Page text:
BANES has refused funding saying it's not a money issue but because of anti social behaviour.
West Country bishops have urged the Government to tackle the UK's 'hunger crisis', saying it has a 'moral imperative' to act.
Here is our 'at-a-glance' guide to some of the key budget decisions being made by councils in our region.
Campaigners fighting to keep public toilets open at Peasedown St John near Bath have lost their battle for funding.
£20,000 was needed for a full refurbishment - but the council has refused saying it's not a money issue but because of antisocial behaviour.
Katie Rowlett reports:
Craig Woolhouse, from the Environment Agency, told ITV News the work would start on the 5 mile stretch of waterway affecting Curry Moor and Northmoor.
The Prime Minister has confirmed that dredging of the rivers on the Somerset Levels will begin in March.
David Cameron told a meeting of MPs in Bridgwater that dredging notices had gone out for work to begin.
But the Environment Agency said the work will only take place when it is "safe and practical to do so".
Dredging will take place on eight kilometres of river channel where the Tone and Parrett meet at Burrowbridge. Work will start on a 200 metre long stretch of the river Parrett north of Coates Farm.
This is a key stretch of the river that has been specifically identified by local people for dredging and where significant amounts of silt have built up.
Clearing this length provides the greatest flood reduction benefits through dredging for local villages, farmers and transport routes.
Work will be ready to start by the end of March provided water levels drop and the banks and adjacent land is dry enough for the specialist contractors’ excavators to work safely.
The following are a selection of viewers' comments taken from the ITV West Country Facebook page.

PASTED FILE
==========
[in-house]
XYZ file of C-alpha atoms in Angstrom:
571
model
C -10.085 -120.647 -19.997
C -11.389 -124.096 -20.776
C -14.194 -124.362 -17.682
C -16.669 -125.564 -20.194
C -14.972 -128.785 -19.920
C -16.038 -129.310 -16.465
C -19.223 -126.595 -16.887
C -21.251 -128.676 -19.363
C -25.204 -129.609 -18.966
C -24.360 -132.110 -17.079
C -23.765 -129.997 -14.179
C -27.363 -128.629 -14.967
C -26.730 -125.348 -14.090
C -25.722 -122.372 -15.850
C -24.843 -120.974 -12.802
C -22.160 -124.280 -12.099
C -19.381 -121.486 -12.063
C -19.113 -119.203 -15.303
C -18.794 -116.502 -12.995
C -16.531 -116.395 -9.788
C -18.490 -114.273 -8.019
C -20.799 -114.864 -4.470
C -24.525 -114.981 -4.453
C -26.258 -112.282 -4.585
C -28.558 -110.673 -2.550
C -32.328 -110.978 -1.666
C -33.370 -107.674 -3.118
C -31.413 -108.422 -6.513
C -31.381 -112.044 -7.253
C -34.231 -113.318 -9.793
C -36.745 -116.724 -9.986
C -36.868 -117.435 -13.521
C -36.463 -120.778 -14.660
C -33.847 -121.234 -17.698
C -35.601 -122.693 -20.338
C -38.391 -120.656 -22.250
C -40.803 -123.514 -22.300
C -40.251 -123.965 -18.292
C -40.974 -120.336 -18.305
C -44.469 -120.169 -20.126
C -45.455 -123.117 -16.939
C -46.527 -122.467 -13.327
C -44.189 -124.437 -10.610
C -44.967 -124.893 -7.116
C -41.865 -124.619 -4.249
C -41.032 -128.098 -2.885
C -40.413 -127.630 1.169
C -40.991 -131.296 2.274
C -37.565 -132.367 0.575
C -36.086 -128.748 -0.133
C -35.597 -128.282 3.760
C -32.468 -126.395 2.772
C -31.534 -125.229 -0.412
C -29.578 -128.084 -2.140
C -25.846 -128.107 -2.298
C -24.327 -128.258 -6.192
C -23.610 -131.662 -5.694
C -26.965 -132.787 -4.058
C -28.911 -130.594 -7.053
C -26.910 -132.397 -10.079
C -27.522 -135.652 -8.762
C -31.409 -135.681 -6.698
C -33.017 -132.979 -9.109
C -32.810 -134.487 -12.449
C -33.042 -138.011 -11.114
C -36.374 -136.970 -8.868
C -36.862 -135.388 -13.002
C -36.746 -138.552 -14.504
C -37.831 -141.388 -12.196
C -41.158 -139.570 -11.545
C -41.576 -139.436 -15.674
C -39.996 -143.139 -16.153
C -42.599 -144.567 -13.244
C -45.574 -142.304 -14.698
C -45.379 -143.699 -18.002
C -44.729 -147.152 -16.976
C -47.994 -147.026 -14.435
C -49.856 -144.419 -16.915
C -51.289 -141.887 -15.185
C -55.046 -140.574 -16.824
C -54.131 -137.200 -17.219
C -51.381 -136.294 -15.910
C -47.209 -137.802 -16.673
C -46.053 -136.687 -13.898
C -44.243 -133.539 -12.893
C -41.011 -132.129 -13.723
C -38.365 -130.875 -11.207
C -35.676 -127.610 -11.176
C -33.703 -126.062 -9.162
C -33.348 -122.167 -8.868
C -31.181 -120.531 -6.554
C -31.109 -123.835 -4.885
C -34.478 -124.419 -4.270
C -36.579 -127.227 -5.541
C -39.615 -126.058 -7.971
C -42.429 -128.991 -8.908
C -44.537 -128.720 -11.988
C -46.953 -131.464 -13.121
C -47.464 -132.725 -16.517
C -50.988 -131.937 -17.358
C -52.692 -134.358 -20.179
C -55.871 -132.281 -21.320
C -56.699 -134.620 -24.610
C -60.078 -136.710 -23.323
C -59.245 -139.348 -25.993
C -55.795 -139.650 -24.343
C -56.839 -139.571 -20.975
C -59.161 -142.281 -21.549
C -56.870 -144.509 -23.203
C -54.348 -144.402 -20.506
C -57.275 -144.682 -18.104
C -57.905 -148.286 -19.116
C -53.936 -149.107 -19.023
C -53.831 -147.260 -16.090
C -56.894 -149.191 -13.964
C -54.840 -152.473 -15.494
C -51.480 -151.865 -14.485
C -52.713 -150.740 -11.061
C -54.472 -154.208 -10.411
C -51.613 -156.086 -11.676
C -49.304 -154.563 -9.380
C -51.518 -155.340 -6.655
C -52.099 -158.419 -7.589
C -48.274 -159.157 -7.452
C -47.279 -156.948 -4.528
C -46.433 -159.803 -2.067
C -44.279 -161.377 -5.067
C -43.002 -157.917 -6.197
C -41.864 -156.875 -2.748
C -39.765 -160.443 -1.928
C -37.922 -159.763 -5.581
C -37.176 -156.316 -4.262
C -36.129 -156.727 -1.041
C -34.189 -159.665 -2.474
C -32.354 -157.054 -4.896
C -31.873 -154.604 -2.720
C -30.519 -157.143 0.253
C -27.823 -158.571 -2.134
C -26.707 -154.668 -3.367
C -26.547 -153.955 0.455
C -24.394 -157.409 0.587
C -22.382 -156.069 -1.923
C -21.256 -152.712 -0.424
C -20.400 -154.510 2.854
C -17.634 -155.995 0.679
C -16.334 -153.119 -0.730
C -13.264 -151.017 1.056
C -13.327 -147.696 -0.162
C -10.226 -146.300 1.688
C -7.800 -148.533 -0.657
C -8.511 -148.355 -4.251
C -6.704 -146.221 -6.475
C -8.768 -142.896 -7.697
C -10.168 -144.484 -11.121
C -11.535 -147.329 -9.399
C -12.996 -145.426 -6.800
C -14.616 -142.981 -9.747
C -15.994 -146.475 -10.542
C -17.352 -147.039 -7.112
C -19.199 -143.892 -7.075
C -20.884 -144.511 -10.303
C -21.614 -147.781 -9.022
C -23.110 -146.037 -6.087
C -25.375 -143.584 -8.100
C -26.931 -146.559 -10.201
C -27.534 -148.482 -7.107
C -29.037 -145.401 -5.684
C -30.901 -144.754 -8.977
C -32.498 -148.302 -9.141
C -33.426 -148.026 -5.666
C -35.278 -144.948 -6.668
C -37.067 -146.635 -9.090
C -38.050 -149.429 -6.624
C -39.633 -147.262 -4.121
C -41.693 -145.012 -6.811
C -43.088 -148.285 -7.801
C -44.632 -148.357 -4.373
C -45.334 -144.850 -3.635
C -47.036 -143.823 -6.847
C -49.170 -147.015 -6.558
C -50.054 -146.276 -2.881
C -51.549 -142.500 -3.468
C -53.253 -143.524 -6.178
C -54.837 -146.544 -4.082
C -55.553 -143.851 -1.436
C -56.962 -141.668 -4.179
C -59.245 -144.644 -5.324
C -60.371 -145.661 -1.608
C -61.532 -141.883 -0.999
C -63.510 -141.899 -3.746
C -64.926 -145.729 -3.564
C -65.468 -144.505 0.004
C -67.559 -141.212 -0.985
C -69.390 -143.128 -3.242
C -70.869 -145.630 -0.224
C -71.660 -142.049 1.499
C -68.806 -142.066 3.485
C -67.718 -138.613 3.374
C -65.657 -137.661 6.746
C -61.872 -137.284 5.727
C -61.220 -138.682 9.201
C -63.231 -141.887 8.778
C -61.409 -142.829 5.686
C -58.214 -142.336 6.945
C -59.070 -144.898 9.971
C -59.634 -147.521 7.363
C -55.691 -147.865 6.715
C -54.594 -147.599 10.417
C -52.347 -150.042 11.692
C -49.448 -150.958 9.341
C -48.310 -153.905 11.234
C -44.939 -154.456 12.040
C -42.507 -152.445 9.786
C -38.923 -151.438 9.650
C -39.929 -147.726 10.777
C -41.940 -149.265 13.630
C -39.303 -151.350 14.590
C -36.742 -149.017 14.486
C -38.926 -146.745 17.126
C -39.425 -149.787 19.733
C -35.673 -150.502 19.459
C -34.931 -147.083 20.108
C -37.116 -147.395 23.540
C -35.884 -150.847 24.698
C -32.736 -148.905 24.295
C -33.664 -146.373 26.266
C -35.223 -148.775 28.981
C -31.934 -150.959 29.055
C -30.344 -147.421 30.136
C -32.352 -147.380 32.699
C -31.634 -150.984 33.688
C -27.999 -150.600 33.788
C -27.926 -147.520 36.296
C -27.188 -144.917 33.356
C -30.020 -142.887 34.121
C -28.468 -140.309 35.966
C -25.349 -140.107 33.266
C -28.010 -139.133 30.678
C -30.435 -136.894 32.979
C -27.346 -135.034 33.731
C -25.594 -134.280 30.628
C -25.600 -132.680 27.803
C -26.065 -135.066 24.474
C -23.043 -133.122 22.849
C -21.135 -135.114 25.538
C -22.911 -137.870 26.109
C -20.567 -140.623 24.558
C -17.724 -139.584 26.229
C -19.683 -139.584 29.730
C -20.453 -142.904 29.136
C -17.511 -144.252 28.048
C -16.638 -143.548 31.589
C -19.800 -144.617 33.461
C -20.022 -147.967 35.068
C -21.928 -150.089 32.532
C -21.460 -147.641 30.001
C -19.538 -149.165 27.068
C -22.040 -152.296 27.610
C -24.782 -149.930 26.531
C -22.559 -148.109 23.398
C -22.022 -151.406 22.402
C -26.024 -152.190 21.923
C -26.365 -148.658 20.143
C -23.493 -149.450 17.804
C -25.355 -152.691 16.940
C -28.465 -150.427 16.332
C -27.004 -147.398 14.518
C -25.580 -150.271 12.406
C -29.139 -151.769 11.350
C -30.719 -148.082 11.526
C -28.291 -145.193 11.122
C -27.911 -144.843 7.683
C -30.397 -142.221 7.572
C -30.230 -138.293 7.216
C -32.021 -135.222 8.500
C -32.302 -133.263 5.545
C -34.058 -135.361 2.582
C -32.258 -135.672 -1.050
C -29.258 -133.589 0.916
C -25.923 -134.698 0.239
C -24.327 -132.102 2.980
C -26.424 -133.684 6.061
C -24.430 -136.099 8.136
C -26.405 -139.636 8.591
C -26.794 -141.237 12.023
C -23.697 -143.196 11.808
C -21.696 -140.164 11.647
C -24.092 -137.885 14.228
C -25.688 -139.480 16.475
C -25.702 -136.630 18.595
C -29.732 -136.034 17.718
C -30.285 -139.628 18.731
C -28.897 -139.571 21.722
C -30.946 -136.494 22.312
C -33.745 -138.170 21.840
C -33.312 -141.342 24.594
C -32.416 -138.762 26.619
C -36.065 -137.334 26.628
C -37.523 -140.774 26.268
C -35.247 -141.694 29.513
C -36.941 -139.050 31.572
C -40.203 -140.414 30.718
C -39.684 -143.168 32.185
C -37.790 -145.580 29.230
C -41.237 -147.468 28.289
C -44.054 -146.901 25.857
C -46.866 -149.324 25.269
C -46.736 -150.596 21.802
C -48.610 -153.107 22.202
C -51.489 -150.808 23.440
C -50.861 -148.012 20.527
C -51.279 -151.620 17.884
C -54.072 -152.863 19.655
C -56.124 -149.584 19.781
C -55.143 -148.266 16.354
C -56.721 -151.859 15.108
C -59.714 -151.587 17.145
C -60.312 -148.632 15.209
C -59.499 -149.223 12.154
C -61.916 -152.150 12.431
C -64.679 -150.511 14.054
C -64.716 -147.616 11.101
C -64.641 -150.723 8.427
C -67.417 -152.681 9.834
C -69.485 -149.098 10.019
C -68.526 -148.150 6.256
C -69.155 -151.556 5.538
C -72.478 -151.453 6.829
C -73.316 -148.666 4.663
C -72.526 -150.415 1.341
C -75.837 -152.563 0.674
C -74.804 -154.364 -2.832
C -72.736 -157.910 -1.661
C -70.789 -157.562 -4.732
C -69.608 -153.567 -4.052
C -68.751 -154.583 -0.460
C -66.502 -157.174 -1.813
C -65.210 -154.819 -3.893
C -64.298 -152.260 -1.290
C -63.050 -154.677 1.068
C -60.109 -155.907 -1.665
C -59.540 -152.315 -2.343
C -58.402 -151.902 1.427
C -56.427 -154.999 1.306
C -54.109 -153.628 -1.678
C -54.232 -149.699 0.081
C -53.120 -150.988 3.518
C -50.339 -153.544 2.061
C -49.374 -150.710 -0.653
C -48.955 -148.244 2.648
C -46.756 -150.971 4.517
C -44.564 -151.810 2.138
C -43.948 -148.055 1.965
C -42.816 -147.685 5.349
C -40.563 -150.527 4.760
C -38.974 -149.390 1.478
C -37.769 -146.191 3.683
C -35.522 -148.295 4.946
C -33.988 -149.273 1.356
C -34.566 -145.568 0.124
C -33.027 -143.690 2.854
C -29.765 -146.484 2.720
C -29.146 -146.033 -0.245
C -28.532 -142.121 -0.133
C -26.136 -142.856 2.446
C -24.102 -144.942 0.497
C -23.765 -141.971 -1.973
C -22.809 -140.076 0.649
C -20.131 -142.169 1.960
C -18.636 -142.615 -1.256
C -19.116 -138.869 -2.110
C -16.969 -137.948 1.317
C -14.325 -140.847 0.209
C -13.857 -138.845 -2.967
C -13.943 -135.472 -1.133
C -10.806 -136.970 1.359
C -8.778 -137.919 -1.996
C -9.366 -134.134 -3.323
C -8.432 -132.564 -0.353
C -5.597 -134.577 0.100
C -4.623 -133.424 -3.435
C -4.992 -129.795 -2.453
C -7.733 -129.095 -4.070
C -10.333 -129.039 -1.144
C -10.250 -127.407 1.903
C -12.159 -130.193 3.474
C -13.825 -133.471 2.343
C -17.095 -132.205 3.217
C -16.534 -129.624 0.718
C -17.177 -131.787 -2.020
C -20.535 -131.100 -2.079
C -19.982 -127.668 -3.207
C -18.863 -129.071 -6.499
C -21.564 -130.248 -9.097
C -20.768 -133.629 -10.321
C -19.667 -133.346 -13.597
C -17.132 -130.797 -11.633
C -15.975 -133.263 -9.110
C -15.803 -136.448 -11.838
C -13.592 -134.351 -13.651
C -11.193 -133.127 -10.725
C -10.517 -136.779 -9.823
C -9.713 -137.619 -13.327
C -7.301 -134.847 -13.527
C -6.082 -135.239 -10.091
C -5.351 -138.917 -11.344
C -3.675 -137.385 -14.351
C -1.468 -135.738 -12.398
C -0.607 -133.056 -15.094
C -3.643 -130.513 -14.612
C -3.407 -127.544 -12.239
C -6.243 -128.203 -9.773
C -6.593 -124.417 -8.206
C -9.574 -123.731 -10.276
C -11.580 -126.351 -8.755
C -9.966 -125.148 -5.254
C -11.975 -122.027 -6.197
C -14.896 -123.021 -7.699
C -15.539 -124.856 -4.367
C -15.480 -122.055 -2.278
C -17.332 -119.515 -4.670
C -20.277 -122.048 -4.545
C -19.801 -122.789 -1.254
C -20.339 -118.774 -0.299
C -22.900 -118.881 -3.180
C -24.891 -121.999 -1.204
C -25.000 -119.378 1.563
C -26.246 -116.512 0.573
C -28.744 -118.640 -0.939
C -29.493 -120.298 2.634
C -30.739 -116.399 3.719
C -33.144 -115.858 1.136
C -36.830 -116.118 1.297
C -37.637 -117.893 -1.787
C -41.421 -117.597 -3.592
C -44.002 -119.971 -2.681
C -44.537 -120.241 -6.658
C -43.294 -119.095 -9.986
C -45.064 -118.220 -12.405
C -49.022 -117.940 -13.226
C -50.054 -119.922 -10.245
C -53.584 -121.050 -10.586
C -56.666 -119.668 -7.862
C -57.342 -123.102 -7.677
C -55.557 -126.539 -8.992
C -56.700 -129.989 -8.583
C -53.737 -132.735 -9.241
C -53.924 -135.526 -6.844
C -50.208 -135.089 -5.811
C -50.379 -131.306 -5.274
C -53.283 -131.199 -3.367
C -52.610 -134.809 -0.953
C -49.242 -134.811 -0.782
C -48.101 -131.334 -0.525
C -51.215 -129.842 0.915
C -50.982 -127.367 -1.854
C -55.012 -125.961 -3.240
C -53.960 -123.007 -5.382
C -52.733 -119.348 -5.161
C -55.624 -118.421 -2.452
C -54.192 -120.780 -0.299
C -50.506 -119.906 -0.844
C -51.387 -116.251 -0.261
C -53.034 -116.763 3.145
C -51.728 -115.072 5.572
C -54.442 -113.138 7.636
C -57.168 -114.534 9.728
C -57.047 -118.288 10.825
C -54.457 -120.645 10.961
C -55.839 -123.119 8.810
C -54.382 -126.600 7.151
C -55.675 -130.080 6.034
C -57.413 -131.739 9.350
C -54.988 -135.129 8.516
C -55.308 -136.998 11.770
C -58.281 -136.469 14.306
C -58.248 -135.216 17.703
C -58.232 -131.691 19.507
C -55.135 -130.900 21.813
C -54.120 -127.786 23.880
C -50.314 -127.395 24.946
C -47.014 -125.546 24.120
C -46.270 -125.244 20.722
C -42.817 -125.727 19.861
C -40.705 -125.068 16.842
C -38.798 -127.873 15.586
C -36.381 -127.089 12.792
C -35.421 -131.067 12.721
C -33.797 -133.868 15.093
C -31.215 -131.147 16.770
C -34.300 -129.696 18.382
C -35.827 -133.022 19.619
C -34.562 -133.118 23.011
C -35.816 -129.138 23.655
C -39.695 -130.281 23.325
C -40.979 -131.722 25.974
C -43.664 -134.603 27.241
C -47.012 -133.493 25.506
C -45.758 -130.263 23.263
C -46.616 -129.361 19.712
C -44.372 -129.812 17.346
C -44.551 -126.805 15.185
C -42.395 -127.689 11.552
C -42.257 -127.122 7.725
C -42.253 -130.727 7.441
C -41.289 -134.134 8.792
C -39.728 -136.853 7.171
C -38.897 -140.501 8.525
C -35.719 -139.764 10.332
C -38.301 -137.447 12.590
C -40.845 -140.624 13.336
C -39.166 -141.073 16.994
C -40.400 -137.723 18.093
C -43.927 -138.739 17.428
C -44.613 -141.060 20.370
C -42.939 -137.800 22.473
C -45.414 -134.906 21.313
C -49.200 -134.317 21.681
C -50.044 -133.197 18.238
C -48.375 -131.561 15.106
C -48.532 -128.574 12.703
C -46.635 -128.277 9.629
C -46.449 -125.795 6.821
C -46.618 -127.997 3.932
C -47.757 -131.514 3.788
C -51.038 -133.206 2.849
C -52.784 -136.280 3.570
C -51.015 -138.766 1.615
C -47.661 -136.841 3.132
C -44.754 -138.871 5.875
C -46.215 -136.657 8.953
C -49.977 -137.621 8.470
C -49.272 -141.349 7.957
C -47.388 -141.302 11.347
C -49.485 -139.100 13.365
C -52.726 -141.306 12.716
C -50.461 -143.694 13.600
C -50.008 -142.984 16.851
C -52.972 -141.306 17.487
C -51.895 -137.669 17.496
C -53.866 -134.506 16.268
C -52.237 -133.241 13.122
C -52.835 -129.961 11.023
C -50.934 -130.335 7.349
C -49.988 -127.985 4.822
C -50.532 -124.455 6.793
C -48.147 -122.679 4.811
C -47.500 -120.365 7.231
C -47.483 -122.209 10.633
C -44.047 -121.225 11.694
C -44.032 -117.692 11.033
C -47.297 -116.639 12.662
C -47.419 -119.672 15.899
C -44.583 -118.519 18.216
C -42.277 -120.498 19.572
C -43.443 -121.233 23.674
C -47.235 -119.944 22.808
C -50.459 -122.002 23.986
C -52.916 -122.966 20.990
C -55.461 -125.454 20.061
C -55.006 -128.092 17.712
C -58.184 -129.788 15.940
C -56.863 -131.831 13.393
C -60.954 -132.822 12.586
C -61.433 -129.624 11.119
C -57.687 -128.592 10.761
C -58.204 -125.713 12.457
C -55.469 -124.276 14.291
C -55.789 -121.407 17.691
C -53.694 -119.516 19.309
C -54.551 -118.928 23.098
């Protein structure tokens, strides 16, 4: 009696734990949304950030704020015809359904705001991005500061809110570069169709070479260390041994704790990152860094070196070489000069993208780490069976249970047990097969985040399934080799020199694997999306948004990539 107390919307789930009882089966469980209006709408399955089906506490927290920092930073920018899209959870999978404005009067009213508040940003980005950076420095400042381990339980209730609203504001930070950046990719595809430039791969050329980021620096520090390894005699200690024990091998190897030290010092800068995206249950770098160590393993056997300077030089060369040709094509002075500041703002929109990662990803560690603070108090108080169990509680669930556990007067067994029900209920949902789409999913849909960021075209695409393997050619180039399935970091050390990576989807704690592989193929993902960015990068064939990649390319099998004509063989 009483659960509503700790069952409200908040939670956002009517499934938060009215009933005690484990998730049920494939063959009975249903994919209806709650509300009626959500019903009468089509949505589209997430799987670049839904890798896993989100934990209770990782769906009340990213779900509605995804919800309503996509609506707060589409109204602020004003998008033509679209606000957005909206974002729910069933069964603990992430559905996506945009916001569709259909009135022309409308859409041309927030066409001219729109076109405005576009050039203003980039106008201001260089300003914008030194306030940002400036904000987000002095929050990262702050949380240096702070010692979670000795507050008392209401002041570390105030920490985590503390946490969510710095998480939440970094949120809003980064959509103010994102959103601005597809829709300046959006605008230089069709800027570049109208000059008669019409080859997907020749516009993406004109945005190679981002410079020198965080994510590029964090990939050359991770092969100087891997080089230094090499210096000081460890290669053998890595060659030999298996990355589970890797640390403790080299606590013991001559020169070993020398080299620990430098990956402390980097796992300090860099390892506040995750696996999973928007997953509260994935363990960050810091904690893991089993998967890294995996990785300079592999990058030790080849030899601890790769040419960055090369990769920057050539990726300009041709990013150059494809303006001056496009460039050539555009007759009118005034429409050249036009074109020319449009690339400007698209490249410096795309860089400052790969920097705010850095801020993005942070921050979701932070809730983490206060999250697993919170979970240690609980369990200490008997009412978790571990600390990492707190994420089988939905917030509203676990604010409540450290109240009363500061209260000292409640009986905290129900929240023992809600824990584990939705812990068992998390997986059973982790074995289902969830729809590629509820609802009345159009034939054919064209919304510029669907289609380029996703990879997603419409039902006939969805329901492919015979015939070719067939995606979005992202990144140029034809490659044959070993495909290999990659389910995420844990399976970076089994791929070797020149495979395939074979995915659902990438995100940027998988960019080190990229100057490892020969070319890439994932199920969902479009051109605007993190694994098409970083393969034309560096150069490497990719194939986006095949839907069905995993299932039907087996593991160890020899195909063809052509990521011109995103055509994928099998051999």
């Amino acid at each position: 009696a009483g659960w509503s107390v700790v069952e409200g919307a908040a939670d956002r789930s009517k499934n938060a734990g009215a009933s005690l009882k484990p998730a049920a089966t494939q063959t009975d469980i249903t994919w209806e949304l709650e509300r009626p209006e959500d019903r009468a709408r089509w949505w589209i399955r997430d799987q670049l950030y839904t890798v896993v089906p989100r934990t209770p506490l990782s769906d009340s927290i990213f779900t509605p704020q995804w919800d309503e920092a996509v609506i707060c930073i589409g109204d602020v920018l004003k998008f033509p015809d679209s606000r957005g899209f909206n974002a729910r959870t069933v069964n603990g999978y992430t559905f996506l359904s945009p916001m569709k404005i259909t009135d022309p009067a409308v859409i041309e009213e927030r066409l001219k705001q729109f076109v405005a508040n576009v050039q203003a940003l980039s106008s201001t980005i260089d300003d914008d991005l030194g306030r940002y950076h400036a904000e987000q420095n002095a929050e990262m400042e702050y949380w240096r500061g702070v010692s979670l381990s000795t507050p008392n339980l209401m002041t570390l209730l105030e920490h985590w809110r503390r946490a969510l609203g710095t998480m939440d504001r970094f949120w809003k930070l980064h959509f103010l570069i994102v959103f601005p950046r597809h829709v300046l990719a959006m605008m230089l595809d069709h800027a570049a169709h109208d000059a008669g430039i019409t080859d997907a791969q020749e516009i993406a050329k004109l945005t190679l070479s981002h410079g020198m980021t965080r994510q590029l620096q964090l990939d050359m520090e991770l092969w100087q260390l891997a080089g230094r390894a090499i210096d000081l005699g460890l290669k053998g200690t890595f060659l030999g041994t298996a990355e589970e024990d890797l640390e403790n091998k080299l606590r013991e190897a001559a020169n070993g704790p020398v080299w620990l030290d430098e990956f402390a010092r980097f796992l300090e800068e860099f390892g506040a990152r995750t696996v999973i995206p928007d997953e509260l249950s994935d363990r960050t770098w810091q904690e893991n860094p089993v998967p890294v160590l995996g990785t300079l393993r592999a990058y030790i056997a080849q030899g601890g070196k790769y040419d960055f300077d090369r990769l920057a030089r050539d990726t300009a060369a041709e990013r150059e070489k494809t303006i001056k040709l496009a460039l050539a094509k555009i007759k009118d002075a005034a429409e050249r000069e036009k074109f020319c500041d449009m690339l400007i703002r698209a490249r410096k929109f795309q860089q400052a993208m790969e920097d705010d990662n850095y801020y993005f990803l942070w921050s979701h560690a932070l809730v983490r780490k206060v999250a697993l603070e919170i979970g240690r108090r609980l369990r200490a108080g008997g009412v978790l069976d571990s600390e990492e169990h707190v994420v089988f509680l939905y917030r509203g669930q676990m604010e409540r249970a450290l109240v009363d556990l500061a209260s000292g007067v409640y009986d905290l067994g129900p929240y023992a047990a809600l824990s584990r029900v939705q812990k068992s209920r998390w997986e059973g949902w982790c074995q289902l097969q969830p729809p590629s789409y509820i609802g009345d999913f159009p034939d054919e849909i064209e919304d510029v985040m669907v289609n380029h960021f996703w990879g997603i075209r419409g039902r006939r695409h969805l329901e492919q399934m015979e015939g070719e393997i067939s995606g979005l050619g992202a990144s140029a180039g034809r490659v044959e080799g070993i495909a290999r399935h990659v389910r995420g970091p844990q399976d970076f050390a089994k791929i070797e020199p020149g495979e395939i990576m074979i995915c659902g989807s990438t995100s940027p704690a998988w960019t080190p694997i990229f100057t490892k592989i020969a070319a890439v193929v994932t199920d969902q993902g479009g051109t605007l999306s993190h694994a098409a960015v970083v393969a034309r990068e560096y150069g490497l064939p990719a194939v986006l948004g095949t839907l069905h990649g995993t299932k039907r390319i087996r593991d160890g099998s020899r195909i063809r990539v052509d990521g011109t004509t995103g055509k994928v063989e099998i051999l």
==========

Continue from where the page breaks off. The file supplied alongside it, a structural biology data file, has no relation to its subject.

– Alan Cottrell
If you went through the last war and survived during the fifties when there was a real food shortage then you'd know what it was really like. People today throw away so much food that can be used.
– Ian Lovell
Always find it funny how religious leaders are always answering questions nobody was asking of them. When they are properly elected government officials they can make demands. Until then, their opinions carry no more weight than yours or mine. However, as leaders of such large organisations, if they want to take the responsibility of helping out and giving money and/or services for charitable purposes (as you or I could equally do if we had the time or money), then that would be very commendable.
– Yvon Abbott
I am nearly 60, so was brought up in a home without central heating, knew what it was to survive off jam sandwiches if Dad's pay did not stretch to a whole week, did not have any luxury goods at all. I feel less inclined to have sympathy when people buy beer and cigarettes before food and then go down the food banks for their groceries. Welfare was set up surely as a safety net rather than a way of life. I am really sorry for genuine cases who are struggling, but [...] it does not help when headlines show families on welfare getting five times my income and I still work to support myself.
The Bishops of Salisbury, Gloucester, Taunton, Swindon and Bristol have joined other senior clergy in urging the Government to reconsider welfare cuts, saying the system's failures and cut backs have led to an increase in people using food banks.
Their letter, signed by 24 Anglican bishops, as well as senior clergy from other denominations, says the Government must ensure the welfare system provides an adequate safety net, and that salaries are high enough for a decent standard of living.
David Cameron inspected the high pressure Dutch pumps, visited Sedgemoor Council's headquarter in Bridgwater and explained to our Political Correspondent Bob Constantine, that it would take six weeks to drain the Somerset Levels.
Somerset County Council has announced that Chief Executive Sheila Wheeler has left the Council by mutual agreement.
The council issued this statement;
Sheila’s arrival at the Council in February 2010 coincided with the first austerity measures coming into force resulting in major budget cuts. She led the Council through a prolonged period where significant service and staffing reductions had to be made.
Sheila has also brought major changes to the way the Council operates and is run and we wish her well for the future.
– Somerset County Council
Until a replacement is appointed, Patrick Flaherty the Deputy Chief Executive will serve as the Acting Chief Executive. Patrick is a long standing member of staff at the Council and during the last few weeks has ably led the Council’s response to the flood crisis.